Isaac Paparo is doing it all for No. 20 UMass men’s lacrosse

The senior turned in four caused turnovers, seven ground balls and an assist against Utah


(Judith Gibson-Okunieff/Daily Collegian)

By Ben Painchaud, Collegian Staff

For the first time since the preseason, the Massachusetts men’s lacrosse team is back in the NCAA Division I men’s lacrosse rankings, rounding out the polls at No. 20 in’s most recent evaluation. UMass has rattled off four straight wins to climb back in, and with the way senior Isaac Paparo has been playing, that streak figures to extend this weekend when the Minutemen host Brown.

Against Utah on Sunday, Paparo turned in what was arguably his best performance of the year on paper: four caused turnovers, seven ground balls and an assist in the 16-2 victory.

He registered no goals but was not afraid to let the ball fly, firing off three shots to establish the Minutemen’s transition game. Paparo’s Utah game followed up a five-shot, two-goal effort against UMass Lowell.

“I wouldn’t say I’ve been trying to step it up,” said Paparo. “When the opportunity comes, I’m not going to shy away.”

Led by Paparo, the defensive unit has given little ground in each of the past two games, surrendering four goals to UMass Lowell before allowing just two to Utah. Part of that has been Tom Meyers controlling possession for the Minutemen with his face-off dominance, and part of that has been the off-ball defense, which Cannella cited as an area needing improvement when the team headed into its Albany matchup four weeks ago.

“I think [the off-ball defense] has improved,” said Cannella. “It needs to continue to improve. Sean’s [Sconone] cleaned up some of the miscues for us. He’s been solid. So, that group just needs to continue to play hard and continue to communicate each day.”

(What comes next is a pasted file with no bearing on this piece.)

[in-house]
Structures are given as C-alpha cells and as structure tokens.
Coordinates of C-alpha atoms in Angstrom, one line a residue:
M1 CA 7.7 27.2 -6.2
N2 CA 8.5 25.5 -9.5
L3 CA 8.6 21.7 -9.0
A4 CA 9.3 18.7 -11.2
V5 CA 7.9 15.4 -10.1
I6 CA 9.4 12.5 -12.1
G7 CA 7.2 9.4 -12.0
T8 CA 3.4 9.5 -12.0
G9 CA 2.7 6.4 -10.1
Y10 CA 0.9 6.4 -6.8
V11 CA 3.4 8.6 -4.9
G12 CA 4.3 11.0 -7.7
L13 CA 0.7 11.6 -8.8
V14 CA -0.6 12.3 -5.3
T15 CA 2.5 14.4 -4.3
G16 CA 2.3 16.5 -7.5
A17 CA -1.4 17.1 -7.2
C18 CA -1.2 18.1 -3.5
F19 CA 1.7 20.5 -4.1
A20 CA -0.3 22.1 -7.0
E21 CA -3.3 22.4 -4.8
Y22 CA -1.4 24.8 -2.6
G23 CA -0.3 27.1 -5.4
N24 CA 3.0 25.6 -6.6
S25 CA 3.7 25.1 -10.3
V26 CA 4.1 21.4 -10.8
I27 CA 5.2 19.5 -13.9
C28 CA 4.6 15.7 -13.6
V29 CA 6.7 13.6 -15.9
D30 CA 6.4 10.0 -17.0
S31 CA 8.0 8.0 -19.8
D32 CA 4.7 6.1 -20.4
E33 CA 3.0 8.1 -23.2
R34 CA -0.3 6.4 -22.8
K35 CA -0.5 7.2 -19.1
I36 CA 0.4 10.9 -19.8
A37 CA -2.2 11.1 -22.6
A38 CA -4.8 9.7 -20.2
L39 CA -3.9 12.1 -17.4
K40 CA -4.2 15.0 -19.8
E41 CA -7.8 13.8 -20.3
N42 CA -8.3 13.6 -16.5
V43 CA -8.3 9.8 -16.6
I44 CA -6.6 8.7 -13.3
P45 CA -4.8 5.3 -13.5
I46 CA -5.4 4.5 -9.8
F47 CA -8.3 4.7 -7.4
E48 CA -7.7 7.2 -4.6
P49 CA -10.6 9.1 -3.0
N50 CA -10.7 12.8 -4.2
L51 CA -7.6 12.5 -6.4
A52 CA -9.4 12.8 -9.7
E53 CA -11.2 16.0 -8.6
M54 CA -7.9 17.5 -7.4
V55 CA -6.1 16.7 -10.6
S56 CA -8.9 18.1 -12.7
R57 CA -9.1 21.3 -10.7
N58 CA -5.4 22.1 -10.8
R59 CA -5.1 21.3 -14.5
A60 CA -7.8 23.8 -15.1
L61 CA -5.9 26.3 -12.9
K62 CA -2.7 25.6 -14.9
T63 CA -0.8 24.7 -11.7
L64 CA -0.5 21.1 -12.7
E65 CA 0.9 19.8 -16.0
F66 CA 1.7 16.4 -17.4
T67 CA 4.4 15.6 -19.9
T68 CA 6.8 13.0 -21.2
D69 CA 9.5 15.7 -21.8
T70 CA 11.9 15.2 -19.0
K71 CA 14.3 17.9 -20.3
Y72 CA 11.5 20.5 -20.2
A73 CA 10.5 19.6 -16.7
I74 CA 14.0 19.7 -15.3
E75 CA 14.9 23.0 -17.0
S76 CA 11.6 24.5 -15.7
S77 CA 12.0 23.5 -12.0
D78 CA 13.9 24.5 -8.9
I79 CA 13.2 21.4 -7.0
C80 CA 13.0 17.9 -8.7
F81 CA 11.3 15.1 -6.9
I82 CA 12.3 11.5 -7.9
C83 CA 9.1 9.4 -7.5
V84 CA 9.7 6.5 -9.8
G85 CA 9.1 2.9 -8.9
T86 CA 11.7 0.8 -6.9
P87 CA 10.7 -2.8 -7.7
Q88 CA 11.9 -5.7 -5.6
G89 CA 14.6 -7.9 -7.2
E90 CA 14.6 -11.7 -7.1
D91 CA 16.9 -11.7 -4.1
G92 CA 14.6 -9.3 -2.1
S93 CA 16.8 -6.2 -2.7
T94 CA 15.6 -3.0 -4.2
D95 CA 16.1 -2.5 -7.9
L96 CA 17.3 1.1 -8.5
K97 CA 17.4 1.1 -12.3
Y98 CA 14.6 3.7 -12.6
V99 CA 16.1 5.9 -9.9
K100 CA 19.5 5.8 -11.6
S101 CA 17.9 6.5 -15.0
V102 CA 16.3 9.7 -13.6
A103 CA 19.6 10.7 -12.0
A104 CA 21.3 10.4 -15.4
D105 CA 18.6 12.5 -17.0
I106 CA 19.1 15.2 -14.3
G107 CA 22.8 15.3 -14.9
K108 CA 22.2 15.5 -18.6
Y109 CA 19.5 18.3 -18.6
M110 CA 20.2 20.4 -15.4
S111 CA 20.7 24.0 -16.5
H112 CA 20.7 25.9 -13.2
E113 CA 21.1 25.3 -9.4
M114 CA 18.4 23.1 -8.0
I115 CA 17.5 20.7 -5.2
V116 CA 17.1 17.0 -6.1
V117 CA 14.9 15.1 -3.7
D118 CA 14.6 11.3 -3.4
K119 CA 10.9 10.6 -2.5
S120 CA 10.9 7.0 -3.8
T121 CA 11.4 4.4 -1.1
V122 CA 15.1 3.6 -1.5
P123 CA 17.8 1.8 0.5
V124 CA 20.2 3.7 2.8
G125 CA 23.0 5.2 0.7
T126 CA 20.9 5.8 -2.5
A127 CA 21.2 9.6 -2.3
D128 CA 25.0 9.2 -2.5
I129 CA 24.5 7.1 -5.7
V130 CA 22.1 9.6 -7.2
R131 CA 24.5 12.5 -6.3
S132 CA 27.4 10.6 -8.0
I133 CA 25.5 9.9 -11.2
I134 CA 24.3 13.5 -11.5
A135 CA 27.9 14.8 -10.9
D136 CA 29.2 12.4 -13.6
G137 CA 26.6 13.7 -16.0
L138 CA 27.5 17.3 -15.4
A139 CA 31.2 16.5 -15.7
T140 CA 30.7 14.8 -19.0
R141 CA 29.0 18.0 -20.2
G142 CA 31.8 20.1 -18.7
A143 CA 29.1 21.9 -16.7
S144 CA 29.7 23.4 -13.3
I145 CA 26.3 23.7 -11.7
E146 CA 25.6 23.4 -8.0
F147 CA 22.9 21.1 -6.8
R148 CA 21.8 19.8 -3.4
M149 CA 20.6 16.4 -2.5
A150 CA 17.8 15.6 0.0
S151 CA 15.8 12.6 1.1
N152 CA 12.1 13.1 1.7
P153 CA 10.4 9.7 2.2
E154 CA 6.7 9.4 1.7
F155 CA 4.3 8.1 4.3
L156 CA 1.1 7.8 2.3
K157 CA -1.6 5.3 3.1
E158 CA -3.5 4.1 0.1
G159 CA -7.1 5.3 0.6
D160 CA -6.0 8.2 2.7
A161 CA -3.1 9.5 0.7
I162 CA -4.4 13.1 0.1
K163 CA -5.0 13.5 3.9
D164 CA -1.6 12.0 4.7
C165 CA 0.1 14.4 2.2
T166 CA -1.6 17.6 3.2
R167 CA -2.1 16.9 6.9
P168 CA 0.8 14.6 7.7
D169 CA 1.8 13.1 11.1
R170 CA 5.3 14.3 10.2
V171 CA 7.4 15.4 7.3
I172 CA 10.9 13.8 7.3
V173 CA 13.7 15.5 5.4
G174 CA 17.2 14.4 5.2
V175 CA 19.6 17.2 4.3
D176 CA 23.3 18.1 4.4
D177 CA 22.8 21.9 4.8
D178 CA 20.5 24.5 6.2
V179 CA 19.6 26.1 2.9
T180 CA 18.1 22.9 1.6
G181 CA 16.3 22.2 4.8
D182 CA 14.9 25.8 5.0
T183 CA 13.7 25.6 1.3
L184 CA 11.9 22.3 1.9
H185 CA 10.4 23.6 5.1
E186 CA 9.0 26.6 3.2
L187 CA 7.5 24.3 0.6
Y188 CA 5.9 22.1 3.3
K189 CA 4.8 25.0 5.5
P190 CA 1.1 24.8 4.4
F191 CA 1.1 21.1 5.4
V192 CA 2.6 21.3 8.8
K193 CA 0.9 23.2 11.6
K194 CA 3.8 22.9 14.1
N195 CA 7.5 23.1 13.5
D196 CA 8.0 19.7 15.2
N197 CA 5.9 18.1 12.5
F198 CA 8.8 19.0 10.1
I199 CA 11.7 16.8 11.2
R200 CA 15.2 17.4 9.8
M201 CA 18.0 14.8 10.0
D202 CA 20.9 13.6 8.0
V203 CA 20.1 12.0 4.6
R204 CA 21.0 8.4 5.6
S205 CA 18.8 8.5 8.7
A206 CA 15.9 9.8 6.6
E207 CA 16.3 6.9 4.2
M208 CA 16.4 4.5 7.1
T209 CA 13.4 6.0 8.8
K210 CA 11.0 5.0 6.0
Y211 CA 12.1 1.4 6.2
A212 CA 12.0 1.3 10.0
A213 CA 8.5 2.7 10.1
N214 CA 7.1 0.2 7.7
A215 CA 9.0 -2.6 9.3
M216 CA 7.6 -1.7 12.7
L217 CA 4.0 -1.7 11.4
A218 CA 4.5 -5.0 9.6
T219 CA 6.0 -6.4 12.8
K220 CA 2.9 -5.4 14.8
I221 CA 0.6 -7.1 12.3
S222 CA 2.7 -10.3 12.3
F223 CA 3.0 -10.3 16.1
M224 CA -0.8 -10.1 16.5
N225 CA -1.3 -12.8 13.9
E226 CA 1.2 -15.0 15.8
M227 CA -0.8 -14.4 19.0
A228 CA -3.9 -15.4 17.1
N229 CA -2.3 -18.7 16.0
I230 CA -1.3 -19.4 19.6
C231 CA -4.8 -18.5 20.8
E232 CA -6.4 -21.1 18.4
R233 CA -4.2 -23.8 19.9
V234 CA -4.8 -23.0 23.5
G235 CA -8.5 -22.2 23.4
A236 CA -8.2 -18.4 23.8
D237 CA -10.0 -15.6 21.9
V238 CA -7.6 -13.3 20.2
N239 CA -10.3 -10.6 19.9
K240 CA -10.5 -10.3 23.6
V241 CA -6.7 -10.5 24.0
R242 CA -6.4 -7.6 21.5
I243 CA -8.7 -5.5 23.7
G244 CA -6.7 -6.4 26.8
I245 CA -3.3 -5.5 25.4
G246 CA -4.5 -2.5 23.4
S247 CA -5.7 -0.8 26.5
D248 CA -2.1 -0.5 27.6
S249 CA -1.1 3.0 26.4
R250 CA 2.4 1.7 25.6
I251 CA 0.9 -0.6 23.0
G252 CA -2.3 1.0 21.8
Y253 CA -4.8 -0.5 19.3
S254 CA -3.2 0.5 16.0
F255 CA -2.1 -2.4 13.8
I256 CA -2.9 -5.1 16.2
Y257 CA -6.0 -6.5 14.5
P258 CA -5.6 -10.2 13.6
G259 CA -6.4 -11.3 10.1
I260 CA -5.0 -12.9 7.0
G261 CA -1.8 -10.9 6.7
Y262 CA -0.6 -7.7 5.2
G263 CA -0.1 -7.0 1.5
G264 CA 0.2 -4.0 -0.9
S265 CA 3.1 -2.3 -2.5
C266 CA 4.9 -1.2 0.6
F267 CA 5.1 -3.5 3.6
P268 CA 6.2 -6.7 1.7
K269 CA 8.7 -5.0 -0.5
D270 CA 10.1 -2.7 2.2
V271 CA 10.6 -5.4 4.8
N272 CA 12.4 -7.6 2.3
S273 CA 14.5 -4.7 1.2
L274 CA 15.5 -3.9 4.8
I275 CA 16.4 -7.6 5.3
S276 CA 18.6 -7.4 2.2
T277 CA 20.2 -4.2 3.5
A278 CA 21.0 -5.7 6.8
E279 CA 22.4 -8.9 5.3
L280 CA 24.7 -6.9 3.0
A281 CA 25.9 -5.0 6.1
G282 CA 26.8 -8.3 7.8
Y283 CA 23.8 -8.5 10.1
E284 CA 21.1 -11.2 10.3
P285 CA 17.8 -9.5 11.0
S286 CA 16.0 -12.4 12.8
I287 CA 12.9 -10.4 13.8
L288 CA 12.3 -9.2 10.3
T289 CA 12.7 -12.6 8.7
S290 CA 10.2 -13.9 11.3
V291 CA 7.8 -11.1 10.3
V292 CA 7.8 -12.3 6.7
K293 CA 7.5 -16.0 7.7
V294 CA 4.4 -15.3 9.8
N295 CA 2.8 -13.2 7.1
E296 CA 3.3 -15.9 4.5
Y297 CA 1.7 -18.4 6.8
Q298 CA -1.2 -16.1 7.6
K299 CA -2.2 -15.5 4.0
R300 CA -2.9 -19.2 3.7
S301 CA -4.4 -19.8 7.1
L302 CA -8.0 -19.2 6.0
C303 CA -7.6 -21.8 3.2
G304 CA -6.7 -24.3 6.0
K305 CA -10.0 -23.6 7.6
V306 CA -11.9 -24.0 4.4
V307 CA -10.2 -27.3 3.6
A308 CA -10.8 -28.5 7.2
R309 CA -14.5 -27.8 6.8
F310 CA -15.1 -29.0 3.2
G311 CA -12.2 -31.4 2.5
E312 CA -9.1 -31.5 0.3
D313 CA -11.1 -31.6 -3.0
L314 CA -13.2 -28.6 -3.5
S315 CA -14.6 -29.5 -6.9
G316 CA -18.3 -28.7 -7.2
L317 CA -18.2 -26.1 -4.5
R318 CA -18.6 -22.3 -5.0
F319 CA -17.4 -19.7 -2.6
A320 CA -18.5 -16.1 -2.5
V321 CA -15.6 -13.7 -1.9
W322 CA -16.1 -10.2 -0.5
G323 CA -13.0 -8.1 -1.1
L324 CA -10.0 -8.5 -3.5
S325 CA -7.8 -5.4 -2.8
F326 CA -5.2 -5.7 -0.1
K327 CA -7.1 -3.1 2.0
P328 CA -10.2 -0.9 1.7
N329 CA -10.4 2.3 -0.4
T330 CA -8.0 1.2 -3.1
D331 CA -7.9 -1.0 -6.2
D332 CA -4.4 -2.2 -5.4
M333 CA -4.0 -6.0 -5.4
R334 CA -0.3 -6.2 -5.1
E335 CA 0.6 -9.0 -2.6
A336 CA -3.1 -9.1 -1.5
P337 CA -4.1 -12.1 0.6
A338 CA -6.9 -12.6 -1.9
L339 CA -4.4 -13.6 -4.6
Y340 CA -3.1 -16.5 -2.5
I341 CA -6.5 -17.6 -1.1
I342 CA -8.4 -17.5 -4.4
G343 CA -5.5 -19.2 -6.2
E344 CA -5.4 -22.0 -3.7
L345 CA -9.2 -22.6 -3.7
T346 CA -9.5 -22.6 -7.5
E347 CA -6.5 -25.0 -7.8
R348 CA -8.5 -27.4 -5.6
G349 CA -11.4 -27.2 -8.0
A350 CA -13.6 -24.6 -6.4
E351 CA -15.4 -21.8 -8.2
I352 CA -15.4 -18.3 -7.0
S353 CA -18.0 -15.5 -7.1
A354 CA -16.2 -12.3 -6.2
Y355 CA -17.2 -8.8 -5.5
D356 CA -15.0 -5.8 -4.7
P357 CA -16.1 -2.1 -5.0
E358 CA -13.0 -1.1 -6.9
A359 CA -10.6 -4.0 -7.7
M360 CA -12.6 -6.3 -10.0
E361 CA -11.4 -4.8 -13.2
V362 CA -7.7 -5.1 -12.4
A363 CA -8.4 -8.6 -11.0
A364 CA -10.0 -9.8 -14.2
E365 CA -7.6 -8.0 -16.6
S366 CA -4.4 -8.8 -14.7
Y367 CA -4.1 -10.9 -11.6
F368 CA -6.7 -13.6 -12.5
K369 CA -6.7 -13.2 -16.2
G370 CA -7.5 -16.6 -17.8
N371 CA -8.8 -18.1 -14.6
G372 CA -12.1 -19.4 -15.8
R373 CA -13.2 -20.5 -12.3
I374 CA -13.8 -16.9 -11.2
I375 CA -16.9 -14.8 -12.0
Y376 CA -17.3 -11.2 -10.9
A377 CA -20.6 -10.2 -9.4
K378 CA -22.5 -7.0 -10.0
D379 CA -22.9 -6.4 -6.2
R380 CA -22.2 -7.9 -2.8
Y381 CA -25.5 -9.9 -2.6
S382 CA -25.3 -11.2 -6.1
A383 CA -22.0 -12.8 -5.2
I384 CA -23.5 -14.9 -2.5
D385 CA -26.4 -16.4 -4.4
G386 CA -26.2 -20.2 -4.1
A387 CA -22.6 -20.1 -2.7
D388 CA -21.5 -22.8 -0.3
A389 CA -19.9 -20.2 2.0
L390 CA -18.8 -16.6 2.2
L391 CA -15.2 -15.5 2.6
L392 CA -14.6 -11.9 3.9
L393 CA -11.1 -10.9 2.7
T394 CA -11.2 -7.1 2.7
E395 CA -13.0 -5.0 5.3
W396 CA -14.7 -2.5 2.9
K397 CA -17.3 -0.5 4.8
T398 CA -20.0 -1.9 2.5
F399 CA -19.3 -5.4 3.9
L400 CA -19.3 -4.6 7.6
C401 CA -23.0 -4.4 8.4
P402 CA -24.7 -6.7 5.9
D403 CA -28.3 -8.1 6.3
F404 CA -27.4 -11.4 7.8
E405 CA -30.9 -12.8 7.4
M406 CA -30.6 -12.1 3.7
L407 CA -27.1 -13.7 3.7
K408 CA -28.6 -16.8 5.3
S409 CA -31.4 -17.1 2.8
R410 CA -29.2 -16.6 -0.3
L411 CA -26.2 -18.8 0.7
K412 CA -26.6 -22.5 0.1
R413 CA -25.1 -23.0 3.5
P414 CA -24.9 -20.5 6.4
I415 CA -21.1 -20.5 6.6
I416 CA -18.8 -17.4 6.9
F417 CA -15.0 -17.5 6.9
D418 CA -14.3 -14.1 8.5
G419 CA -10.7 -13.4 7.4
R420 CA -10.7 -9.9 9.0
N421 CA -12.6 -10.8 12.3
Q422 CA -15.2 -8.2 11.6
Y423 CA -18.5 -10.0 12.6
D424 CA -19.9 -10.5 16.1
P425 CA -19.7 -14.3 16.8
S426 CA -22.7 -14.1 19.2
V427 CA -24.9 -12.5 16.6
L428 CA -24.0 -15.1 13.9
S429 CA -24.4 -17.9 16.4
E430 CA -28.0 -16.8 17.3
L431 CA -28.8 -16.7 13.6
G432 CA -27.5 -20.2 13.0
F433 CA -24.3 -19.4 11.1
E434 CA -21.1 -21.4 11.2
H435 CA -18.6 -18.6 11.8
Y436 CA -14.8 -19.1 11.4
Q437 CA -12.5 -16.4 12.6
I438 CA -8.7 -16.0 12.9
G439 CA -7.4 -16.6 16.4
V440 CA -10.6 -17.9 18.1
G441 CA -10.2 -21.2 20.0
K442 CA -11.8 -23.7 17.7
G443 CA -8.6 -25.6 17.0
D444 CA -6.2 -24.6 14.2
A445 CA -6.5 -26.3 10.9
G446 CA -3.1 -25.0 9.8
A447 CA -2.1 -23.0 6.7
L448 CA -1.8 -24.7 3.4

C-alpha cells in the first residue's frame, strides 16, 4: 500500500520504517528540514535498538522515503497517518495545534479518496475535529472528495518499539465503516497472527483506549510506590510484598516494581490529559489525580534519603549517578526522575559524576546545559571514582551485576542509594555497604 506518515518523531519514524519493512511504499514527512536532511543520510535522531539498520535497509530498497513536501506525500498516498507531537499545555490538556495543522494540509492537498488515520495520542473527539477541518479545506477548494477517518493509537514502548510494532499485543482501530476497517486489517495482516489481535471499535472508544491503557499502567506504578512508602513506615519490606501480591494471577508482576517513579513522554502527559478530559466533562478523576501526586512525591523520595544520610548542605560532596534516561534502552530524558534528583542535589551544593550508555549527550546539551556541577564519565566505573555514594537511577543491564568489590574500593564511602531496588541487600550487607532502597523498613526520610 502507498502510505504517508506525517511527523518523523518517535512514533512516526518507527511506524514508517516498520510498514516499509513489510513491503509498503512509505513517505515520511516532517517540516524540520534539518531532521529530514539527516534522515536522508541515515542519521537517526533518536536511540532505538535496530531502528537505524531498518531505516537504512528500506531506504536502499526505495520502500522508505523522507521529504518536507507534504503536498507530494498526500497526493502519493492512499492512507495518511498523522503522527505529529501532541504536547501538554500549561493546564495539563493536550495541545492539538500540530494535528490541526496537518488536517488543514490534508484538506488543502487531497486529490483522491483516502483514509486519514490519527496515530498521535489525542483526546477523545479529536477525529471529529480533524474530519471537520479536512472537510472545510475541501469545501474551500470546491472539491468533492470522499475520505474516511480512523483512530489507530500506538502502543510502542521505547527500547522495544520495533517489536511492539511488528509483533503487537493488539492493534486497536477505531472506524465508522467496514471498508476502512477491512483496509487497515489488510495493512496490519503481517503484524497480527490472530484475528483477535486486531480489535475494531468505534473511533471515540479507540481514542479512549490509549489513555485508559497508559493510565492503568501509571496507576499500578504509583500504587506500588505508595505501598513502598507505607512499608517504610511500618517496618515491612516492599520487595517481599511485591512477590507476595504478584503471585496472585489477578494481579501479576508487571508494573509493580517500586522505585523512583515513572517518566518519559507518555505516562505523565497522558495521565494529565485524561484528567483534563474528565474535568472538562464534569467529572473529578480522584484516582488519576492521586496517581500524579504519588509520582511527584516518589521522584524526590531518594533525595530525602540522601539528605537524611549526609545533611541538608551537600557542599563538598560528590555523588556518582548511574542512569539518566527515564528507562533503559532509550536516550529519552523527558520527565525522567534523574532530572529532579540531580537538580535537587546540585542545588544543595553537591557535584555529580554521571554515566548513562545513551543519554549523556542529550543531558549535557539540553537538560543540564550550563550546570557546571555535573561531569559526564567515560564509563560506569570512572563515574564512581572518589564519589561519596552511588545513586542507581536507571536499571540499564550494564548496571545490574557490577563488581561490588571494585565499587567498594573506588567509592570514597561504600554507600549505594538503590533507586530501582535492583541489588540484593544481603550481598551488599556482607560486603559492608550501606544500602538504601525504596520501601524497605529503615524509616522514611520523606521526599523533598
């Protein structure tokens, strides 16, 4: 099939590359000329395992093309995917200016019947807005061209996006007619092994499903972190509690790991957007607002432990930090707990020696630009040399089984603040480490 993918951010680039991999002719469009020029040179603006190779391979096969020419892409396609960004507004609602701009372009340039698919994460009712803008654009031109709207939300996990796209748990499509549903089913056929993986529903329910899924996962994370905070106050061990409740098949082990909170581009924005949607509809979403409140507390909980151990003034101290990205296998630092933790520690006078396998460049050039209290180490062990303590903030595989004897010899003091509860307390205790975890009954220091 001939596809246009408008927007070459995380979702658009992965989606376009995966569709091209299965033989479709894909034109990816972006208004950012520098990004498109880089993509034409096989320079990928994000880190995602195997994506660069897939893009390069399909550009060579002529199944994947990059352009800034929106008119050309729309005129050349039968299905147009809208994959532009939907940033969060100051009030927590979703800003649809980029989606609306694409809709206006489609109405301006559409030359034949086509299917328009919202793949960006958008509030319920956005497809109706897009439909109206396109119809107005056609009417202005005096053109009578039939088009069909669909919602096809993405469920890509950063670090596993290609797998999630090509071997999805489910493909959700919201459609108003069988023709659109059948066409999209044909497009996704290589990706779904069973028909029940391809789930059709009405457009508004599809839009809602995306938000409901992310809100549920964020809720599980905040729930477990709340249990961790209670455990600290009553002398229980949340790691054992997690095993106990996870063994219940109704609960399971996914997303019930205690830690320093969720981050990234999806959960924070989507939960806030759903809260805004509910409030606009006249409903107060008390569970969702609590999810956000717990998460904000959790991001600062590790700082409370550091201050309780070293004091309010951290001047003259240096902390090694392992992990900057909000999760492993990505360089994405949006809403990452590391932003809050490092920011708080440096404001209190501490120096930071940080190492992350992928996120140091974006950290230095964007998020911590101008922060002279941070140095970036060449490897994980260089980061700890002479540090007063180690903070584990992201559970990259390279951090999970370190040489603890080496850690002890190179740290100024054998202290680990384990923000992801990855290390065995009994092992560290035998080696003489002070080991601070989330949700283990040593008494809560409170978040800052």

The chemistry between Paparo and the rest of the defensive unit, plus Paparo’s placement all over the field, has been foundational to his recent production, as well.

“If you watch the film, it’s like—most of the ground balls are put on the turf from other people’s play,” said Paparo. “It’s not as if I’m doing everything by myself. I wouldn’t be able to get myself in the right spot if it wasn’t for someone communicating…if somebody wasn’t playing good defense, I wouldn’t be able to pick a pass off.”

Cannella, meanwhile, believes Paparo’s production is more indicative of his character, calling his senior captain “a guy [who] wants to be everywhere.”

For a close defenseman, Paparo is unusually short in stature, standing just five-foot-seven. Meanwhile, every other close defenseman on the roster is six feet or taller, with Jackson Suboch standing six-foot-five and Duke Lenaghan a towering six-foot-six. For his “whole life,” Paparo has played with a chip on his shoulder because of his lack of height.

“I’m actually hoping that the opposing player is thinking, ‘What a great matchup for me. This kid is small. I can take him.’ And then all of a sudden we go at it for 60 minutes and afterwards, maybe he realizes he was wrong,” said Paparo. “It started with football when I was a kid. Just tried hitting kids as hard as I could, since I was smaller.”

“So, that’s what I still do,” he added with a laugh.

Face off is schedule for 1 p.m. at Garber Field on Saturday.

Ben Painchaud can be reached at [email protected] and followed on Twitter @Ben_Painchaud.